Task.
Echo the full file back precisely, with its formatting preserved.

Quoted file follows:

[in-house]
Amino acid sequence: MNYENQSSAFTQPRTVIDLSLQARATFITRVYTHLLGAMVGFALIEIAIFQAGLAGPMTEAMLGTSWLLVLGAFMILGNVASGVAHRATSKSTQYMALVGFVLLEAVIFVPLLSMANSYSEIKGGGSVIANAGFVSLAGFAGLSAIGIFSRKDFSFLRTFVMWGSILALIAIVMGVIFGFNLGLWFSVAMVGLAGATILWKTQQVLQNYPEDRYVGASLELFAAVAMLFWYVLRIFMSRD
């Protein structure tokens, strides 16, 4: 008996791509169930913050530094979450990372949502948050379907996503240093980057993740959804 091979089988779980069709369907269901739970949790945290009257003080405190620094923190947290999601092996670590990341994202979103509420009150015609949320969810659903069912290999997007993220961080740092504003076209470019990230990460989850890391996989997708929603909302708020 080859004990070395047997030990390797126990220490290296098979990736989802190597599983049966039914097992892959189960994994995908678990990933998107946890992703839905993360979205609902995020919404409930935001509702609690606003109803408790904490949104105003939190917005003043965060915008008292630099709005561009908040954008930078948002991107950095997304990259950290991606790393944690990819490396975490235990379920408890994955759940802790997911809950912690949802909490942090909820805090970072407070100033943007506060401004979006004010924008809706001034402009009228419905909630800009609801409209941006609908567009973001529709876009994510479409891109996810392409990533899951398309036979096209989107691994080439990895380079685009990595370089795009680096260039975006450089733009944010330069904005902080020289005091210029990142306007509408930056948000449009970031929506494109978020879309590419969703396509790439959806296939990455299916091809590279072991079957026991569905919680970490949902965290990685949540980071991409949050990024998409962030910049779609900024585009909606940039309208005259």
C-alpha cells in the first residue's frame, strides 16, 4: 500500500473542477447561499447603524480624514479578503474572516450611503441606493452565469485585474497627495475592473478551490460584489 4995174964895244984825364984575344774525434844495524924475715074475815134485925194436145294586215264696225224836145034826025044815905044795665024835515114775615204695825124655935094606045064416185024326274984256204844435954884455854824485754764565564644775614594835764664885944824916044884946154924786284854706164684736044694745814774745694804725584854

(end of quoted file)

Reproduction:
[in-house]
Amino acid sequence: MNYENQSSAFTQPRTVIDLSLQARATFITRVYTHLLGAMVGFALIEIAIFQAGLAGPMTEAMLGTSWLLVLGAFMILGNVASGVAHRATSKSTQYMALVGFVLLEAVIFVPLLSMANSYSEIKGGGSVIANAGFVSLAGFAGLSAIGIFSRKDFSFLRTFVMWGSILALIAIVMGVIFGFNLGLWFSVAMVGLAGATILWKTQQVLQNYPEDRYVGASLELFAAVAMLFWYVLRIFMSRD
């Protein structure tokens, strides 16, 4: 008996791509169930913050530094979450990372949502948050379907996503240093980057993740959804 091979089988779980069709369907269901739970949790945290009257003080405190620094923190947290999601092996670590990341994202979103509420009150015609949320969810659903069912290999997007993220961080740092504003076209470019990230990460989850890391996989997708929603909302708020 080859004990070395047997030990390797126990220490290296098979990736989802190597599983049966039914097992892959189960994994995908678990990933998107946890992703839905993360979205609902995020919404409930935001509702609690606003109803408790904490949104105003939190917005003043965060915008008292630099709005561009908040954008930078948002991107950095997304990259950290991606790393944690990819490396975490235990379920408890994955759940802790997911809950912690949802909490942090909820805090970072407070100033943007506060401004979006004010924008809706001034402009009228419905909630800009609801409209941006609908567009973001529709876009994510479409891109996810392409990533899951398309036979096209989107691994080439990895380079685009990595370089795009680096260039975006450089733009944010330069904005902080020289005091210029990142306007509408930056948000449009970031929506494109978020879309590419969703396509790439959806296939990455299916091809590279072991079957026991569905919680970490949902965290990685949540980071991409949050990024998409962030910049779609900024585009909606940039309208005259």
C-alpha cells in the first residue's frame, strides 16, 4: 500500500473542477447561499447603524480624514479578503474572516450611503441606493452565469485585474497627495475592473478551490460584489 4995174964895244984825364984575344774525434844495524924475715074475815134485925194436145294586215264696225224836145034826025044815905044795665024835515114775615204695825124655935094606045064416185024326274984256204844435954884455854824485754764565564644775614594835764664885944824916044884946154924786284854706164684736044694745814774745694804725584854